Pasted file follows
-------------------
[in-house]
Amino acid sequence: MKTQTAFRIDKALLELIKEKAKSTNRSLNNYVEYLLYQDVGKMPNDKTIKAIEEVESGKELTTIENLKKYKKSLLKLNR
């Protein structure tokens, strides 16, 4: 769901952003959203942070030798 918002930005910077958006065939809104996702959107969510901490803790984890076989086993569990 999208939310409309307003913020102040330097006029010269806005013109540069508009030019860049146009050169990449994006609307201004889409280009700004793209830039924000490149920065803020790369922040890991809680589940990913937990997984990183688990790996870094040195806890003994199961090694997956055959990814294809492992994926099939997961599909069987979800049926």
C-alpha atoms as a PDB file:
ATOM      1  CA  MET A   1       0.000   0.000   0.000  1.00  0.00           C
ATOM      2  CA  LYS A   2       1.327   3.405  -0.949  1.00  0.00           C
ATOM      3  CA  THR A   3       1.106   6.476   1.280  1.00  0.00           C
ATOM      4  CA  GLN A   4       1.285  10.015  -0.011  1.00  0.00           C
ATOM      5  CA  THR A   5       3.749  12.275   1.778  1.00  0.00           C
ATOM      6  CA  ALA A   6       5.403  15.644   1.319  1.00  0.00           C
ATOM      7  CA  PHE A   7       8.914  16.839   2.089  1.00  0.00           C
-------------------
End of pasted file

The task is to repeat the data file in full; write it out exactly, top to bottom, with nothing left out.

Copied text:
[in-house]
Amino acid sequence: MKTQTAFRIDKALLELIKEKAKSTNRSLNNYVEYLLYQDVGKMPNDKTIKAIEEVESGKELTTIENLKKYKKSLLKLNR
């Protein structure tokens, strides 16, 4: 769901952003959203942070030798 918002930005910077958006065939809104996702959107969510901490803790984890076989086993569990 999208939310409309307003913020102040330097006029010269806005013109540069508009030019860049146009050169990449994006609307201004889409280009700004793209830039924000490149920065803020790369922040890991809680589940990913937990997984990183688990790996870094040195806890003994199961090694997956055959990814294809492992994926099939997961599909069987979800049926």
C-alpha atoms as a PDB file:
ATOM      1  CA  MET A   1       0.000   0.000   0.000  1.00  0.00           C
ATOM      2  CA  LYS A   2       1.327   3.405  -0.949  1.00  0.00           C
ATOM      3  CA  THR A   3       1.106   6.476   1.280  1.00  0.00           C
ATOM      4  CA  GLN A   4       1.285  10.015  -0.011  1.00  0.00           C
ATOM      5  CA  THR A   5       3.749  12.275   1.778  1.00  0.00           C
ATOM      6  CA  ALA A   6       5.403  15.644   1.319  1.00  0.00           C
ATOM      7  CA  PHE A   7       8.914  16.839   2.089  1.00  0.00           C